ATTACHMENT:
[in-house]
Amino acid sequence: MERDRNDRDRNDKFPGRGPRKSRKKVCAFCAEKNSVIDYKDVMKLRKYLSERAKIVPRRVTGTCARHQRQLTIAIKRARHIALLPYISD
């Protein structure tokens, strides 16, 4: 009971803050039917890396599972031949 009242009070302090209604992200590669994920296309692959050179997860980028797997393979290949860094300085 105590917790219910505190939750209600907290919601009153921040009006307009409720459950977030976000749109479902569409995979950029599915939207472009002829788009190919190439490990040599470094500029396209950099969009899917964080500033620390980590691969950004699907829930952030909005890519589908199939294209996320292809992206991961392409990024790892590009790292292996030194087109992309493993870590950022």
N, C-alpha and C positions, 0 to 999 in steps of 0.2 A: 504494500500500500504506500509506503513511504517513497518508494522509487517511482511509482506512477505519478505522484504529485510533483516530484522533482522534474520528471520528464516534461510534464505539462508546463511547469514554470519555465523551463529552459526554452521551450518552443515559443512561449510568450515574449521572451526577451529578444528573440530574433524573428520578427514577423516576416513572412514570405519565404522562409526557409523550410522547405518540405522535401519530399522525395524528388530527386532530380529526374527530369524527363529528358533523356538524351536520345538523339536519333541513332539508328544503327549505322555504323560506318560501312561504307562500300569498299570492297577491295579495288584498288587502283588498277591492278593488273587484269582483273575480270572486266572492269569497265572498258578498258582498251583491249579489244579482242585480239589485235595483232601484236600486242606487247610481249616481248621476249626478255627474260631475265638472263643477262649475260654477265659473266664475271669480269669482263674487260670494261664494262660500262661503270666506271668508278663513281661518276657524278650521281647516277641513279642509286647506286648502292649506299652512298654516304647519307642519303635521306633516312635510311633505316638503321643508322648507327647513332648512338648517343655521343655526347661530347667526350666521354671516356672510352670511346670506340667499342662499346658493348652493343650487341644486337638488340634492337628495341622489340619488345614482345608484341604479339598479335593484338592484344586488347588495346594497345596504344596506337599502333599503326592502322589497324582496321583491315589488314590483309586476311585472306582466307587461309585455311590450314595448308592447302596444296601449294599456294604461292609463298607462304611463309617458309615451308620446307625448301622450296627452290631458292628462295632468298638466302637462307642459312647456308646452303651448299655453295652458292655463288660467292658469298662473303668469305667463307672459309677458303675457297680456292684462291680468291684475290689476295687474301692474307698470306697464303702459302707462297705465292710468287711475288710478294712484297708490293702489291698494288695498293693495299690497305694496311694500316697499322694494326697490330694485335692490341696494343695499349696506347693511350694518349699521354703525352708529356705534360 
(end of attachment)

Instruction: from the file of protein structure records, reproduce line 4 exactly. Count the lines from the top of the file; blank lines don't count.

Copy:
N, C-alpha and C positions, 0 to 999 in steps of 0.2 A: 504494500500500500504506500509506503513511504517513497518508494522509487517511482511509482506512477505519478505522484504529485510533483516530484522533482522534474520528471520528464516534461510534464505539462508546463511547469514554470519555465523551463529552459526554452521551450518552443515559443512561449510568450515574449521572451526577451529578444528573440530574433524573428520578427514577423516576416513572412514570405519565404522562409526557409523550410522547405518540405522535401519530399522525395524528388530527386532530380529526374527530369524527363529528358533523356538524351536520345538523339536519333541513332539508328544503327549505322555504323560506318560501312561504307562500300569498299570492297577491295579495288584498288587502283588498277591492278593488273587484269582483273575480270572486266572492269569497265572498258578498258582498251583491249579489244579482242585480239589485235595483232601484236600486242606487247610481249616481248621476249626478255627474260631475265638472263643477262649475260654477265659473266664475271669480269669482263674487260670494261664494262660500262661503270666506271668508278663513281661518276657524278650521281647516277641513279642509286647506286648502292649506299652512298654516304647519307642519303635521306633516312635510311633505316638503321643508322648507327647513332648512338648517343655521343655526347661530347667526350666521354671516356672510352670511346670506340667499342662499346658493348652493343650487341644486337638488340634492337628495341622489340619488345614482345608484341604479339598479335593484338592484344586488347588495346594497345596504344596506337599502333599503326592502322589497324582496321583491315589488314590483309586476311585472306582466307587461309585455311590450314595448308592447302596444296601449294599456294604461292609463298607462304611463309617458309615451308620446307625448301622450296627452290631458292628462295632468298638466302637462307642459312647456308646452303651448299655453295652458292655463288660467292658469298662473303668469305667463307672459309677458303675457297680456292684462291680468291684475290689476295687474301692474307698470306697464303702459302707462297705465292710468287711475288710478294712484297708490293702489291698494288695498293693495299690497305694496311694500316697499322694494326697490330694485335692490341696494343695499349696506347693511350694518349699521354703525352708529356705534360 